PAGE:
Ringlord Technologies Products

The "Linux LaTeX-PDF HOW-TO" by Udo Schuermann

Revised: 2-Jul-2003
Revised: 24-Apr-2003
Revised: 17-Jan-2003
Revised: 9-Aug-2002
Revised: 8-Apr-2002
Revised: 24-Jul-2001
Revised: 18-Jun-2001
Revised: 17-April-2001
Revised: 16-April-2001
Revised: 15-April-2001

HTML is well-positioned for delivering information with contextual formatting to a wide variety of rendering agents ("browsers"). In most cases HTML is more than sufficient for this task but indisputably there arise some occasions that demand more control over formatting and the requirement for a document feature set that exceeds the "one-page fits all" model of HTML. In such cases LaTeX and the Portable Document Format (PDF) offer a perfect solution!

Why not stay with TeX/LaTeX and the .dvi (device independent) format? Most people in the academic community are perfectly comfortable with .dvi files, knowing already about tools such as dvips(1), kdvi, xdvi, etc. that allow printing and viewing of .dvi files. In the Microsoft Windows world, however, technical expertise is often sorely lacking (let's face it: Microsoft sells to people who would mistake MS Word for a DTP program) so .dvi files are not an option when addressing the general public.

And this brings us to the purpose of this document: how to create high-quality (e.g. fast-displaying) PDF documents from your LaTeX sources. These documents will offer the following benefits to those who read your work; all of that capability is available completely free of charge. I've done all the work for you with this comprehensive how-to document:

1. Fast-rendering, high quality fonts ("Computer Modern"),
4. High-quality thumbnail/preview images for your document's pages,
5. Hyperlinks within the document and for external materials using the web-browser.

The combination of tools available allows you to generate documents whose visual quality and feature-completeness can rival anything you can get out of commercial tools on other platforms. What's more, few of the documents created with Adobe Distiller are as feature-rich as what you get with these tools. And with Linux it's all free. No surprise at all.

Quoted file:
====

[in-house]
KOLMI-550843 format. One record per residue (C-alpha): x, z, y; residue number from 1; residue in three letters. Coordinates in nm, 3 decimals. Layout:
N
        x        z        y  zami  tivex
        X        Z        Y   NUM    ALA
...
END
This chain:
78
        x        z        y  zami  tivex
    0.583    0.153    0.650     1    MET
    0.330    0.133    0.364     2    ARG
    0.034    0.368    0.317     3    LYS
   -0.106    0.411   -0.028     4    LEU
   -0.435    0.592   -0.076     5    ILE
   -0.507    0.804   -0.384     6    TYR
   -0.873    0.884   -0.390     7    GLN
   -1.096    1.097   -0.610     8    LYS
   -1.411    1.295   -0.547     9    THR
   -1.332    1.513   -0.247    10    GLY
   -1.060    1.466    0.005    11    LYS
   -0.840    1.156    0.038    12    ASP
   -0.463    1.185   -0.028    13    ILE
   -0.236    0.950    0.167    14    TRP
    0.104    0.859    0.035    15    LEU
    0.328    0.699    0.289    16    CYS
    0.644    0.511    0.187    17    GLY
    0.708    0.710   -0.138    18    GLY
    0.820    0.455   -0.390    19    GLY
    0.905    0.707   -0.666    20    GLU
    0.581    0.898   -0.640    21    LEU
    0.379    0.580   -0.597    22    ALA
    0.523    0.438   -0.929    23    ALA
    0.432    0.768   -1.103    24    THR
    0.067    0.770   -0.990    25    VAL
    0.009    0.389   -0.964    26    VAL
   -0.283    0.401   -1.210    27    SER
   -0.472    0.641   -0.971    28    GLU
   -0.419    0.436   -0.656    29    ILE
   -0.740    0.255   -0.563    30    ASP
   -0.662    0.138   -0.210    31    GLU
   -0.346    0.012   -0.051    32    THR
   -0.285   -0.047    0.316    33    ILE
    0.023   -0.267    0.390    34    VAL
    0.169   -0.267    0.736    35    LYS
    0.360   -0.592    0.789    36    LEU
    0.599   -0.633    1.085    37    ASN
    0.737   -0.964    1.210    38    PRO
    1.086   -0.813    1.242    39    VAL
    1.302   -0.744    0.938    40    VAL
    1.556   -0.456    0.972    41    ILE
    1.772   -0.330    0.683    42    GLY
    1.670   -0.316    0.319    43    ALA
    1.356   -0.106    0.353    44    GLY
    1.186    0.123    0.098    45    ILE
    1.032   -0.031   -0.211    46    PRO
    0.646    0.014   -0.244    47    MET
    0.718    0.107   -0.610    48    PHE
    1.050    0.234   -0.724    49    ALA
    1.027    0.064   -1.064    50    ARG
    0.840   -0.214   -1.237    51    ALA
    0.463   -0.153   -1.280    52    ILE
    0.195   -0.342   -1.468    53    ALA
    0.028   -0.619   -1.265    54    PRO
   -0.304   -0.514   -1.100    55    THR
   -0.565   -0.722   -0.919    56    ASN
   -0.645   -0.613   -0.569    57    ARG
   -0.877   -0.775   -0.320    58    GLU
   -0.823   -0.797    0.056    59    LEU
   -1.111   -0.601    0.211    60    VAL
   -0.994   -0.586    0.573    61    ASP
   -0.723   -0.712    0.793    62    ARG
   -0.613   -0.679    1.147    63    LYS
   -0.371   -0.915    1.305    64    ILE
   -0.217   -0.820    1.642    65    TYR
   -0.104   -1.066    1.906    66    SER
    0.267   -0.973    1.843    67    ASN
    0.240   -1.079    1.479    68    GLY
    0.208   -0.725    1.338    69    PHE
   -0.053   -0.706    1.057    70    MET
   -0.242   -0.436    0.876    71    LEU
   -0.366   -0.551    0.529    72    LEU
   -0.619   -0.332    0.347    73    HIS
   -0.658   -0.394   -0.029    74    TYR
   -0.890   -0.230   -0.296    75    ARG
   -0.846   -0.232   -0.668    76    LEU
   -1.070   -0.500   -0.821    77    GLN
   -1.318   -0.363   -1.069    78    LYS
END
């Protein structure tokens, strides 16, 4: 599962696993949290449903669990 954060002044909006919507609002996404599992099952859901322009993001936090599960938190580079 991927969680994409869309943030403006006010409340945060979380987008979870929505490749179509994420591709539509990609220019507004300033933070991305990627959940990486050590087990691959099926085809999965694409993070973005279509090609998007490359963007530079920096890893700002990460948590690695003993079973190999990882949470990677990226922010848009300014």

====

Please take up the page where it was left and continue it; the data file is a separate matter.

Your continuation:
Let's get started!

What You Need

Linux is not required, but given the context of this document I make the assumption here that you have an operating system that is basically Unix-like. Solaris, BSD, Linux… they should all work the same for this purpose:

1. You need an installation of TeX as well as the LaTeX macro package. Enter the command "latex" at the shell prompt. Do you get something like the following?

This is TeX, Version 3.14159 (Web2C 7.3.1)
**

If so, then press control-d now and ignore TeX's confused reply. You have TeX and LaTeX installed.

2. Now type "thumbpdf". Do you get something like the following?

THUMBPDF 1.4, 22.04.1999 - Copyright (c) 1999 by Heiko Oberdiek.
*** make "thumbpdf.pdf" / run pdftex ***
*** parse "thumbpdf.pdf" ***

If so, then you have the excellent THUMBPDF program installed and have all the pieces that you really need! Of course, you don't need the THUMBPDF program: without it your PDF files will have only blank thumbnails for the pages. Few people seem to bother with those anyway, probably because they don't know how to create them…

Note: If the version of THUMBPDF is later than 1.11 (or at least 2.10) then you need to use the --v2 parameter on the script provided in Figure 8: in earlier versions THUMBPDF created (and relied upon) files named "thumb???.png" but this pattern has now changed to "thb?.png".

A Quickie Test

To see if you have all the right pieces in place, create yourself a working directory (perhaps called "tex") and then cut-and-paste the following text into a file in that directory named "test.tex":